Freelance Insurance: "There are no excuses anymore"
In September, US-based Storyhunter announced that every freelancer commissioned to work in a conflict zone, through its publishing and distribution platform, will "automatically receive a top-of-the-line insurance plan, free of charge."
We sat down with Storyhunter's founder Jaron Gilinsky, himself a former freelance correspondent, to find out more.
A lot of it had to do with my own experiences working as a freelancer. In the 2000s, I worked in some of the most dangerous places in the world (Iraq, Gaza, Pakistan, North Korea etc.) with no insurance or health care. I had some close calls which must have traumatized me a bit.
As I got a bit older and wiser, I realized how foolish I was to be taking those risks. I also couldn't believe that media companies had sent me and others to these places with no protections whatsoever. Upon founding Storyhunter, I knew this was something we had to fix. When we saw freelance journalists disappearing at alarming rates in Syria, we made it a top priority.
How did you deal with the issue of insurance for freelancers before?
We let publishers commission stories and just mitigated risk as best we could. In Syria, for example, we tried to just make sure the freelancers we worked with had hostile environment training and at least five years of conflict zone experience. We walked through plans and made sure the rewards outweighed the risks. After James Foley and Ricardo Garcia Villanova went missing, we stopped accepting pitches from foreigners in Syria.
Can you explain a little about the process of setting it up?
We did a tremendous amount of research and connected with lots of different companies. We requested and received proposals from five different firms, none of which offered perfect solutions. Some of them excluded certain countries from their coverage. Others excluded certain nationalities. It was very important to us that we get a policy that covers anyone, anywhere. After a few months of vetting and due diligence we settled on the firm April International.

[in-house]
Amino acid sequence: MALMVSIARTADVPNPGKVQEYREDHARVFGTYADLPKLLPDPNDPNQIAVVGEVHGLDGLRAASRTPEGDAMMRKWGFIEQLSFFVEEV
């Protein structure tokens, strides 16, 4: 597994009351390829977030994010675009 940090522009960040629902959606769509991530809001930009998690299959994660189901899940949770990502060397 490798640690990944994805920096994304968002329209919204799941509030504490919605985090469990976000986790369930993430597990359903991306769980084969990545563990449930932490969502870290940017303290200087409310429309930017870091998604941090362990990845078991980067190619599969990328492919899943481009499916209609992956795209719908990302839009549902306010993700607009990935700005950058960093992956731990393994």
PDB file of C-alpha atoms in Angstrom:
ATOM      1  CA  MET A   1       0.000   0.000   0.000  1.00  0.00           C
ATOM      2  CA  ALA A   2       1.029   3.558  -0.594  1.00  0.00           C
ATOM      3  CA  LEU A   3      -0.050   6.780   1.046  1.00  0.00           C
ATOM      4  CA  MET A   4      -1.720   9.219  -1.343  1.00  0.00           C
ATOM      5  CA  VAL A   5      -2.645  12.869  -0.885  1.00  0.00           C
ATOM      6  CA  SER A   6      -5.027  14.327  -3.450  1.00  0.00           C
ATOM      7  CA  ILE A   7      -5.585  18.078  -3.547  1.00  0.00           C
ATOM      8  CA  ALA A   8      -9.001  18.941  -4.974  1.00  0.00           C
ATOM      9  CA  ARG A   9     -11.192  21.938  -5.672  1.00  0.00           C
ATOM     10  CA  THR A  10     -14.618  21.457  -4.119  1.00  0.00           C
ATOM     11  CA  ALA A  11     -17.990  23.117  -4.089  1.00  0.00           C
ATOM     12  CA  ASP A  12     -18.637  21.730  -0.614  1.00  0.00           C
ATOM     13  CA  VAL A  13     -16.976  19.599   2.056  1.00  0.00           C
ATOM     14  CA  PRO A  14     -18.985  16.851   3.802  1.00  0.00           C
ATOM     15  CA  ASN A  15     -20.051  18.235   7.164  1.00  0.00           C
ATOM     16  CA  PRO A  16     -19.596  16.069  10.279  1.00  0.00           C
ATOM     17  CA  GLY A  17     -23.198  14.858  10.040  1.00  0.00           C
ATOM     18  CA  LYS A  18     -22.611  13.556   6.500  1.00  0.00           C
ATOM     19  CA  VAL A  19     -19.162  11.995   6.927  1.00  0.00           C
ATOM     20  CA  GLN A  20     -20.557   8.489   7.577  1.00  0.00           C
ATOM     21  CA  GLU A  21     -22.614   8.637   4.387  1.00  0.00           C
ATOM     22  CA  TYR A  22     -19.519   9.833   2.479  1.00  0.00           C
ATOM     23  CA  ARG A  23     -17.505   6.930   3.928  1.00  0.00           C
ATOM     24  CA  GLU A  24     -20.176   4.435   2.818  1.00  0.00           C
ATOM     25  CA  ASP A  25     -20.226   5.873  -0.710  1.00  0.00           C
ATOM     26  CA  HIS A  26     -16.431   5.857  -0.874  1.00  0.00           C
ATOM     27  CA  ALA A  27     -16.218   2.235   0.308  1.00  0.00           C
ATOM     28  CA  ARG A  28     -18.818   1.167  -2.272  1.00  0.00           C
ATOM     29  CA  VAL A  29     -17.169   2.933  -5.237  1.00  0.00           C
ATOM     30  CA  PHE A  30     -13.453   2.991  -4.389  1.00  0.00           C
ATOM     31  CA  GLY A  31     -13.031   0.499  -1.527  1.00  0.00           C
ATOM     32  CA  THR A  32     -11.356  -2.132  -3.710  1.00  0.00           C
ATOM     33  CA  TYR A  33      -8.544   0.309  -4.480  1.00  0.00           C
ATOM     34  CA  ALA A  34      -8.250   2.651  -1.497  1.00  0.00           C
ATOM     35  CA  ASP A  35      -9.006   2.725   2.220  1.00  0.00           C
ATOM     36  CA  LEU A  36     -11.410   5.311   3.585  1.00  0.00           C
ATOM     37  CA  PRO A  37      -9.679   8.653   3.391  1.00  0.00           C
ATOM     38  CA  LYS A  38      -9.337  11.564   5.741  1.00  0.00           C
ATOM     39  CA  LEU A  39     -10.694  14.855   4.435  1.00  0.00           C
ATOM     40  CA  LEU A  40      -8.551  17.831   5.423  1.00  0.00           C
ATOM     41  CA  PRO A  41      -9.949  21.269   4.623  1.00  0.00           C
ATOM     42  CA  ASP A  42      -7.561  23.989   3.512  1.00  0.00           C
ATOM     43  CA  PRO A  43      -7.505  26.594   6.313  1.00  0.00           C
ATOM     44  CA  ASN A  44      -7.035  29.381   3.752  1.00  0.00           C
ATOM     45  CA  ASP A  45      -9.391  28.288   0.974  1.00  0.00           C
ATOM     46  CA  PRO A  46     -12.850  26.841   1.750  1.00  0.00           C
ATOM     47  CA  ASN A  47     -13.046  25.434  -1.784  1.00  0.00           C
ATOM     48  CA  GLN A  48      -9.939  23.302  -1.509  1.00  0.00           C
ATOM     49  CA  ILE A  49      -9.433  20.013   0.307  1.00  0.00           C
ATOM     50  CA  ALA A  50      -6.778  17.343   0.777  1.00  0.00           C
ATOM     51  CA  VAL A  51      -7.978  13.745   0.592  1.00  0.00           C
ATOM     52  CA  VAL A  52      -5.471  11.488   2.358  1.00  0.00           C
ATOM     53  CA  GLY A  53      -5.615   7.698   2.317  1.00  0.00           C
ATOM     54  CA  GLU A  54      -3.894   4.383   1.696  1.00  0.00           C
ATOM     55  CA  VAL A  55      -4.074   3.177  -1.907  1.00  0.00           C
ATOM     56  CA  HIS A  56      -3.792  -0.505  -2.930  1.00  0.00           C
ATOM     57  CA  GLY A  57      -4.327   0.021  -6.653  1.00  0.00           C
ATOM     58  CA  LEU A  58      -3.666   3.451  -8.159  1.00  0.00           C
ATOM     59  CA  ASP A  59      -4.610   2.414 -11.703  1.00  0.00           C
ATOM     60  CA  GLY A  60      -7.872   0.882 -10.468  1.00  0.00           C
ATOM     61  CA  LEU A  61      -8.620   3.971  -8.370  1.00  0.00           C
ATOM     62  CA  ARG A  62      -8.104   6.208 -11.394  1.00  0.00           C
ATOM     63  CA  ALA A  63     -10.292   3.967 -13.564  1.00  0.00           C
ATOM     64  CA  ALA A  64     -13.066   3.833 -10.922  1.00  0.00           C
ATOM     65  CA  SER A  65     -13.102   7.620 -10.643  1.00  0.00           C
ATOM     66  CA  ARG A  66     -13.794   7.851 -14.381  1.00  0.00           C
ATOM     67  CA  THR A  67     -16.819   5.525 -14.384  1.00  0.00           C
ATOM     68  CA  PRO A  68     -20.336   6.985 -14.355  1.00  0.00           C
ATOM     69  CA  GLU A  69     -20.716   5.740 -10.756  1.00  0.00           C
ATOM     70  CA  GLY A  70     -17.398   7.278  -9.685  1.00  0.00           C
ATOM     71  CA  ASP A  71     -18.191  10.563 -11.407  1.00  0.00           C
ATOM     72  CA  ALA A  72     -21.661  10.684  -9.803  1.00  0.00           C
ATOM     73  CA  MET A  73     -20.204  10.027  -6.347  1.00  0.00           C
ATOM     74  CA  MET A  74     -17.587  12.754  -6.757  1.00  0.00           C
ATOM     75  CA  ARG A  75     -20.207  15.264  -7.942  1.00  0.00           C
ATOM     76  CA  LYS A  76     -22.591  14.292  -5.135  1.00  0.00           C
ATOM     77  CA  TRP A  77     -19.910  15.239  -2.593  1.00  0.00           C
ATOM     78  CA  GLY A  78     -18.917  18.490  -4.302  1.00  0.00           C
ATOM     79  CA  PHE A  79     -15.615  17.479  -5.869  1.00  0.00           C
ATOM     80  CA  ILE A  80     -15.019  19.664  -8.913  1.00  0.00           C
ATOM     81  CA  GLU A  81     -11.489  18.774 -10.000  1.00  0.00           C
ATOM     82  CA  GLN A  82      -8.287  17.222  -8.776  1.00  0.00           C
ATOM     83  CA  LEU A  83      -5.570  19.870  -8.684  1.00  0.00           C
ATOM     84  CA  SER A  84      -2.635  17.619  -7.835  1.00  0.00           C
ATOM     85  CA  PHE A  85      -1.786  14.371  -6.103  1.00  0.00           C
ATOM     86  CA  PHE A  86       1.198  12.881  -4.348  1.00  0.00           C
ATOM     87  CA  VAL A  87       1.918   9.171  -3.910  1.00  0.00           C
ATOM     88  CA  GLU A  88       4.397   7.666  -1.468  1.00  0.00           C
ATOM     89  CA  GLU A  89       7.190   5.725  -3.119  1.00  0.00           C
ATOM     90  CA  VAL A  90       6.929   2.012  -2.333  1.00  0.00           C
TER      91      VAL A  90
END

How do freelancers qualify for the policy - do they just have to contribute to Storyhunter or are there other considerations?
The policy goes into effect only while they're on an assignment in a conflict zone on our platform. We define conflict zones on an ongoing basis according to the data we receive from journalist advocacy organizations like the Rory Peck Trust, Reporters Without Borders, Committee to Protect Journalists, from governmental agencies, private intelligence firms, and from our insurance company.
Are there certain things you expect from freelancers covered under the scheme (do they have to have undergone HET, or completed a risk assessment and a communications plan?)
No. However, we do enforce that publishers only commission Storyhunters with 5+ years’ war zone experience to go into hostile environments.
Is kidnapping and ransom included in the policy?
To an extent. Our policy covers the medical consequences of a detention or kidnapping, the repatriation once released, and the payment of the Principal Sum of AD&D in case of death during the kidnapping. But it doesn’t cover ransoms for reasons I explained in the piece.
The policy is free for anyone contributing to Storyhunter - what are the costs for Storyhunter itself, and how have you made it affordable for your organisation?
We absorb the costs into the service fee that we charge publishers when they commission the project. Neither the publisher nor the freelancer incur any additional costs.
Does the policy cover freelancers operating in extreme environments such as Syria, Iran and N. Korea?
Yes, it does cover freelancers working in even the most hostile environments. We just need to have a good sense of how risks are being prevented before we allow a publisher to commission a story from there. While our insurance policy covers all of Syria, for example, we would not let a Western reporter go to Raqqa right now. Some places are just not worth the risk.
What response have you had from the media and freelance communities since you launched?
It's been extremely positive.
What could other media companies be doing to help freelancers?
There’s a lot that can be done. Regarding insurance, editors at media companies should offer insurance in conflict zones as a rule. If they don’t have an easy way to go about it, they can use our platform and we will make sure that their freelancer is covered. There are no excuses anymore.